Networks ready for dogfight on TV airwaves this fall
Web posted on: Tuesday, September 08, 1998 4:36:58 PM
LOS ANGELES (CNN) -- It's the season of change for television: No "Seinfeld," more competition, and plenty of new shows.
But will the new fall season of TV live up to the hype? Some critics don't think so.
'It's all about change'
The big news this fall is the competition for viewership. Former "Big Three" networks NBC, CBS, and ABC are battling to retain viewers who are remote-wandering to the newer Fox, UPN and WB networks, and other channels on the cable landscape.
"I think if you're not comfortable with change, you're in the wrong business," says Warren Littlefield, president of NBC. "It's all about change."
The networks plan to flood screens with a wide array of new shows: nearly two dozen new sitcoms, and 17 new dramas.
But critics say they are disappointed with the new fall offerings.
"Going into the fall season, there's probably as little buzz about the new shows as I can remember in 15 years of covering this business," says J. Max Robins, senior editor for "TV Guide."
Still, what critics enjoy and what audiences watch have often strayed in different directions.
So what will we see this fall on TV?
Starting with last year's ratings leader, NBC hopes to continue dominating the ratings, despite the loss of "Seinfeld" on Thursday nights. "Frasier" will take over the coveted Thursday-night-at-9 slot.
"This has given us a tremendous boost, and it's sort of a really exciting thing to come back to," says actress Jane Leeves, who plays Frasier's father's physical therapist on the Emmy-winning sitcom. "You know, it's not just we're doing 'Frasier' on Tuesday. We're getting the Thursday time slot."
Meanwhile, NBC's "NewsRadio" will continue without Phil Hartman, who was killed this summer. Jon Lovitz joins the cast.
And there's plenty of talk about a new NBC sitcom called "Will & Grace," starring Eric McCormack and Deborah Messing. The plot revolves around a gay man and his female best friend and roommate. McCormack says he ignores the "controversial" label attached to the show.
"I think there's a controversy being invented for the sake of controversy," says McCormack. "I think when people see the first few episodes, they'll realize it's not that big a deal."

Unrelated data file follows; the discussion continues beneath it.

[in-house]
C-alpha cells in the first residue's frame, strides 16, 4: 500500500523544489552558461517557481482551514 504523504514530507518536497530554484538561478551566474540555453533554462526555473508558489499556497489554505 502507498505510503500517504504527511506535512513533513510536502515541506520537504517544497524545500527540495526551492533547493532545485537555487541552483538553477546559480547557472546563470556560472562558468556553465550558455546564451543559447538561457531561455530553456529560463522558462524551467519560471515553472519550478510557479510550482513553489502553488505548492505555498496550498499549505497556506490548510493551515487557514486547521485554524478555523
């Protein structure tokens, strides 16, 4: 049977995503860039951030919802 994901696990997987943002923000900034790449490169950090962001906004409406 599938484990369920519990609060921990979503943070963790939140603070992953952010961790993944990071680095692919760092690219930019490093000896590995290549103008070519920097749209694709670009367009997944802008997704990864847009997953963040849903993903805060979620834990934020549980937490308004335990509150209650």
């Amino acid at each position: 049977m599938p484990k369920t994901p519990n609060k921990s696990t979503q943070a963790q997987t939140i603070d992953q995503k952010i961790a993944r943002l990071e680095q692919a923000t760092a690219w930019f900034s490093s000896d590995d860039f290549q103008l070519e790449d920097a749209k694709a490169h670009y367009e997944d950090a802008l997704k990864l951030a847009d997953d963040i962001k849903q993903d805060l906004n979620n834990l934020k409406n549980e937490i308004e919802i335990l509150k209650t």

NBC is also pulling out new dramas, including "Wind On Water," starring Bo Derek, who is happy to stray from her sex symbol roots.
"We're family-hour television," she says. "I love that."
Changes at ABC
ABC is hoping to launch a strong attack against rival networks with a spiced-up menu.
On the sitcom front, the network will offer "The Secret Lives of Men," as well as "Sports Night" by Ron Howard's Imagine Entertainment.
"Spin City" promises more edge this season.
"There are places not only with adult themes or a range of things like that -- I mean, put that aside for a second -- but just things where you go, 'Can you do that on TV?'" says "Spin City" star Michael J. Fox. "And we're going to go, 'Yeah, you can.'"
For dramas, ABC is marching out an old favorite. "Fantasy Island" will be shown on Saturdays, but gracious host Ricardo Montablan, who starred as Mr. Rourke in the original version, has been replaced by Malcolm McDowell.
"It's not a sentimentalized version of it," says McDowell. "It'll be sort of rather edgy and a darker verion, maybe darker fantasies."
"NYPD Blue" has changed as well. Jimmy Smits is gone, replaced by Rick Schroder, who found fame as a child actor in the early-80s series "Silver Spoons" but has struggled to make a name for himself as an adult actor.
"For the people that may not think I'm capable of it, I'd like to see their reaction to me in six months," a confident Schroder says.
And then there's ABC's newest drama "Cupid," starring Jeremy Piven as an institutionalized patient who claims he's everyone's favorite matchmaker.